By Malwina Gudowska
While most childhood memories are composed of bosom friends and pivotal events, my youthful days can be mapped out in a connect-the-dots trajectory—literally. I rarely spent serious time in the sun, but I have plenty of little dark marks on my skin, including the four moles on one side of my face that I’ve had since birth.
At seven, when I dressed up as Madonna circa 1984 for Halloween, my mother drew a small mark above my lip with her brown eyeliner to mimic Madge’s signature mole. A couple of years later, as if I’d willed it to happen, a mark appeared above my lip, just a centimetre down from where the Material Girl’s spot had been. I was no longer a fake; I was part of the Marilyn (Monroe), Cindy (Crawford) and Madonna club. Plus, my mole quintet was complete! But what I thought was a blessing—who wouldn’t like the comparison to Cindy Crawford?—became a curse when a cruel classmate took notice and used it as a source of inspiration for his playground intimidation tactics. Upset and teary-eyed, I sought refuge near the balance beams, and a teacher came up to ask what had happened. “David says that if you connect all the moles on my face, they make an upside-down house,” I said.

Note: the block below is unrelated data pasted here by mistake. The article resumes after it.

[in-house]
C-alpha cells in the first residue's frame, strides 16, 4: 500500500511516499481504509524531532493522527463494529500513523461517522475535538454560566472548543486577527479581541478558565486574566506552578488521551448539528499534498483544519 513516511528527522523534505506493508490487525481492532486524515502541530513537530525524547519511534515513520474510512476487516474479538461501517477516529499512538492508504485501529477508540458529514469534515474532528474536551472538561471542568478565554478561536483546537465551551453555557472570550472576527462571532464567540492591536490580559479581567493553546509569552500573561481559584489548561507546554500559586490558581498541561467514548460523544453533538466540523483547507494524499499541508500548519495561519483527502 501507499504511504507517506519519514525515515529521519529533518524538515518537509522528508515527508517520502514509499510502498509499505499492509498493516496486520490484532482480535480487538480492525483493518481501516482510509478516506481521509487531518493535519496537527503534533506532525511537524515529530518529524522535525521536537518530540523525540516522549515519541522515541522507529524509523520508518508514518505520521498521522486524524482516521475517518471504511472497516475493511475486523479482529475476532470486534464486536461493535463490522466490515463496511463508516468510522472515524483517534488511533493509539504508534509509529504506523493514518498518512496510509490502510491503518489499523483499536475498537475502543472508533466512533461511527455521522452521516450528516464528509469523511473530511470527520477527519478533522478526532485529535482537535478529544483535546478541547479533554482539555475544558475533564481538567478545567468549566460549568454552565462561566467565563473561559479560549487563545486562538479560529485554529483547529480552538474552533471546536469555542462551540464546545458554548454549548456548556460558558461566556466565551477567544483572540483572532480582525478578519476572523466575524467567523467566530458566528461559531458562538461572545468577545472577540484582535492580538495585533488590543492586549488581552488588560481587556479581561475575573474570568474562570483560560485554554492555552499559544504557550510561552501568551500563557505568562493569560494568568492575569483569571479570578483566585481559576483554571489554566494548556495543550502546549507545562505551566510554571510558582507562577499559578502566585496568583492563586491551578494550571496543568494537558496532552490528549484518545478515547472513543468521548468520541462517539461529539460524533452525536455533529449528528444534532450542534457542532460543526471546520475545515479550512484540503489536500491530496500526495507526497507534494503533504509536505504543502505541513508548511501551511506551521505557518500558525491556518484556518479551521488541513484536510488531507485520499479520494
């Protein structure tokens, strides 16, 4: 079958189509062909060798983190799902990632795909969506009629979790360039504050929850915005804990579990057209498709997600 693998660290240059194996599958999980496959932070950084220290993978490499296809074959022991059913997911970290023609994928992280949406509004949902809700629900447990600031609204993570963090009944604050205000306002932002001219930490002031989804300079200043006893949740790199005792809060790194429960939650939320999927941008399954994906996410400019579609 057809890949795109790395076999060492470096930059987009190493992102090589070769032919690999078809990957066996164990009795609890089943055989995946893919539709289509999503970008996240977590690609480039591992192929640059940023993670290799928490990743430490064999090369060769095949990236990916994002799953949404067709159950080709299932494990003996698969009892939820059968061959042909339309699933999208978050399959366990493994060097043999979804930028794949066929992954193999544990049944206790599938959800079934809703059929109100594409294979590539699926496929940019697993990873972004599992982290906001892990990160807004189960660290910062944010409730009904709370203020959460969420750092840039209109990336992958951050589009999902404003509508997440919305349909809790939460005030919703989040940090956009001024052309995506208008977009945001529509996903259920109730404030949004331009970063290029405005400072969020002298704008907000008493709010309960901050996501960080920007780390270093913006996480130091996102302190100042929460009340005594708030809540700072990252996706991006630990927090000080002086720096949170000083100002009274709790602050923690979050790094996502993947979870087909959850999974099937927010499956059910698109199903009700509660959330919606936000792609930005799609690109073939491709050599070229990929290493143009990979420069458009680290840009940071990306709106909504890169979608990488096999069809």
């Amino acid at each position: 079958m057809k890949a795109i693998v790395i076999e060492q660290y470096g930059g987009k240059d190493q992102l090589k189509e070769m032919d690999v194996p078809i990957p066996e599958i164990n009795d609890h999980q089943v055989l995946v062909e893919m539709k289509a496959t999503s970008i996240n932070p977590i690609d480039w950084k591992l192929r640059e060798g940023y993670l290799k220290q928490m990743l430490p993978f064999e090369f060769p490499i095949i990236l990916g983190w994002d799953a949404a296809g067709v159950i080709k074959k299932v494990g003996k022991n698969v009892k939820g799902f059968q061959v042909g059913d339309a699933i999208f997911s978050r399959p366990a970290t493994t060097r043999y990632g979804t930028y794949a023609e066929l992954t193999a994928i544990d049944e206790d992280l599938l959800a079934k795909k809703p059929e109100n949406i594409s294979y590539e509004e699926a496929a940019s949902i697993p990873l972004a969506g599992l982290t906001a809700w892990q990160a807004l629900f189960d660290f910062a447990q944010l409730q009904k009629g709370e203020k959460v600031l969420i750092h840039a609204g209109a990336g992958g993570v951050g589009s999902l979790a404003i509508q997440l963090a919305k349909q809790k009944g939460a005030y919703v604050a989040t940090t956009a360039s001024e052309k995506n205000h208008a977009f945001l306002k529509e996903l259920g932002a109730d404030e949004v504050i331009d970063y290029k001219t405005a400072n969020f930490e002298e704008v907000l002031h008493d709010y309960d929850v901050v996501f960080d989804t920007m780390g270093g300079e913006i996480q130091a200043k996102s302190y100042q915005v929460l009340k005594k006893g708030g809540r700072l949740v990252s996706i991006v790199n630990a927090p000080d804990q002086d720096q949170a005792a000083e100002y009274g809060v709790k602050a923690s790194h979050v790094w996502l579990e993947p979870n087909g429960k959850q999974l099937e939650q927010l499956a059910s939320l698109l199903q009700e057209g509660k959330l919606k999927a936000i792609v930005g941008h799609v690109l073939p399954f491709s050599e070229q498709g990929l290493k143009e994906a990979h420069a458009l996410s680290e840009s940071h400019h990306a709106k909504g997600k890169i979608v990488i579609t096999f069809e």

“Those aren’t moles, my dear,” the teacher replied. “Those are beauty marks.”